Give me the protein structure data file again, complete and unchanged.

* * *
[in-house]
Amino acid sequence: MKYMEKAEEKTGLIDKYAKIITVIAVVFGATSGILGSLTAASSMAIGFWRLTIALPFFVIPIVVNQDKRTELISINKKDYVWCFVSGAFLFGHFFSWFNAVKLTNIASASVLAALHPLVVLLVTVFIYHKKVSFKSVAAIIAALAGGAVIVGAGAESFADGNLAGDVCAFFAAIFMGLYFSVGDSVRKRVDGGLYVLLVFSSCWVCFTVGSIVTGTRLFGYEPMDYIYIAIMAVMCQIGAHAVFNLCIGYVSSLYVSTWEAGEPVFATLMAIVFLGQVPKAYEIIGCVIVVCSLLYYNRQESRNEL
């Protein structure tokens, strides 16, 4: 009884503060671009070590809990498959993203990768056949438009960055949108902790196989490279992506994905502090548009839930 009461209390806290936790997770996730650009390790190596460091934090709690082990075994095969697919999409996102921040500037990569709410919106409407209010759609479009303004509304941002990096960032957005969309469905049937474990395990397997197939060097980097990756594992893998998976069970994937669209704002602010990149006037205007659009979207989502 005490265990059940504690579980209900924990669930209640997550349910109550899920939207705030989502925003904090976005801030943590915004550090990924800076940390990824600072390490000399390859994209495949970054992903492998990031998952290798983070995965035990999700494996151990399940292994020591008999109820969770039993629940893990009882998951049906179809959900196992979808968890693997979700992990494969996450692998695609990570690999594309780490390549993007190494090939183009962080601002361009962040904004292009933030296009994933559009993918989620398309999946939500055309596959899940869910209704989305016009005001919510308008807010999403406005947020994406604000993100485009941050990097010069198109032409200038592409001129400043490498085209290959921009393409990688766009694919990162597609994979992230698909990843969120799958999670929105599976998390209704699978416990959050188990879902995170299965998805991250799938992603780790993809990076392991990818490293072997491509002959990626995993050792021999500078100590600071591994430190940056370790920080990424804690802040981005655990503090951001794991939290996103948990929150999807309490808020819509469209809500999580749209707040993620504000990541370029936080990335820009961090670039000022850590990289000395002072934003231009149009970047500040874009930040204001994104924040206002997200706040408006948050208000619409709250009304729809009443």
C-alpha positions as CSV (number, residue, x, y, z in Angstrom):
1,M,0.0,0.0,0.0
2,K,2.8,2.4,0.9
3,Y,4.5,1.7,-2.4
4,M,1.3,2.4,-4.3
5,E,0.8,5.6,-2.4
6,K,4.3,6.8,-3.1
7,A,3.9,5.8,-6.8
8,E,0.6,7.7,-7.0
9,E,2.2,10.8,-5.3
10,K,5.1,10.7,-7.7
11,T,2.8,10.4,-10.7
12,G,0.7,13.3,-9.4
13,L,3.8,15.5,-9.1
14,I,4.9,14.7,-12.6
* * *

[in-house]
Amino acid sequence: MKYMEKAEEKTGLIDKYAKIITVIAVVFGATSGILGSLTAASSMAIGFWRLTIALPFFVIPIVVNQDKRTELISINKKDYVWCFVSGAFLFGHFFSWFNAVKLTNIASASVLAALHPLVVLLVTVFIYHKKVSFKSVAAIIAALAGGAVIVGAGAESFADGNLAGDVCAFFAAIFMGLYFSVGDSVRKRVDGGLYVLLVFSSCWVCFTVGSIVTGTRLFGYEPMDYIYIAIMAVMCQIGAHAVFNLCIGYVSSLYVSTWEAGEPVFATLMAIVFLGQVPKAYEIIGCVIVVCSLLYYNRQESRNEL
């Protein structure tokens, strides 16, 4: 009884503060671009070590809990498959993203990768056949438009960055949108902790196989490279992506994905502090548009839930 009461209390806290936790997770996730650009390790190596460091934090709690082990075994095969697919999409996102921040500037990569709410919106409407209010759609479009303004509304941002990096960032957005969309469905049937474990395990397997197939060097980097990756594992893998998976069970994937669209704002602010990149006037205007659009979207989502 005490265990059940504690579980209900924990669930209640997550349910109550899920939207705030989502925003904090976005801030943590915004550090990924800076940390990824600072390490000399390859994209495949970054992903492998990031998952290798983070995965035990999700494996151990399940292994020591008999109820969770039993629940893990009882998951049906179809959900196992979808968890693997979700992990494969996450692998695609990570690999594309780490390549993007190494090939183009962080601002361009962040904004292009933030296009994933559009993918989620398309999946939500055309596959899940869910209704989305016009005001919510308008807010999403406005947020994406604000993100485009941050990097010069198109032409200038592409001129400043490498085209290959921009393409990688766009694919990162597609994979992230698909990843969120799958999670929105599976998390209704699978416990959050188990879902995170299965998805991250799938992603780790993809990076392991990818490293072997491509002959990626995993050792021999500078100590600071591994430190940056370790920080990424804690802040981005655990503090951001794991939290996103948990929150999807309490808020819509469209809500999580749209707040993620504000990541370029936080990335820009961090670039000022850590990289000395002072934003231009149009970047500040874009930040204001994104924040206002997200706040408006948050208000619409709250009304729809009443």
C-alpha positions as CSV (number, residue, x, y, z in Angstrom):
1,M,0.0,0.0,0.0
2,K,2.8,2.4,0.9
3,Y,4.5,1.7,-2.4
4,M,1.3,2.4,-4.3
5,E,0.8,5.6,-2.4
6,K,4.3,6.8,-3.1
7,A,3.9,5.8,-6.8
8,E,0.6,7.7,-7.0
9,E,2.2,10.8,-5.3
10,K,5.1,10.7,-7.7
11,T,2.8,10.4,-10.7
12,G,0.7,13.3,-9.4
13,L,3.8,15.5,-9.1
14,I,4.9,14.7,-12.6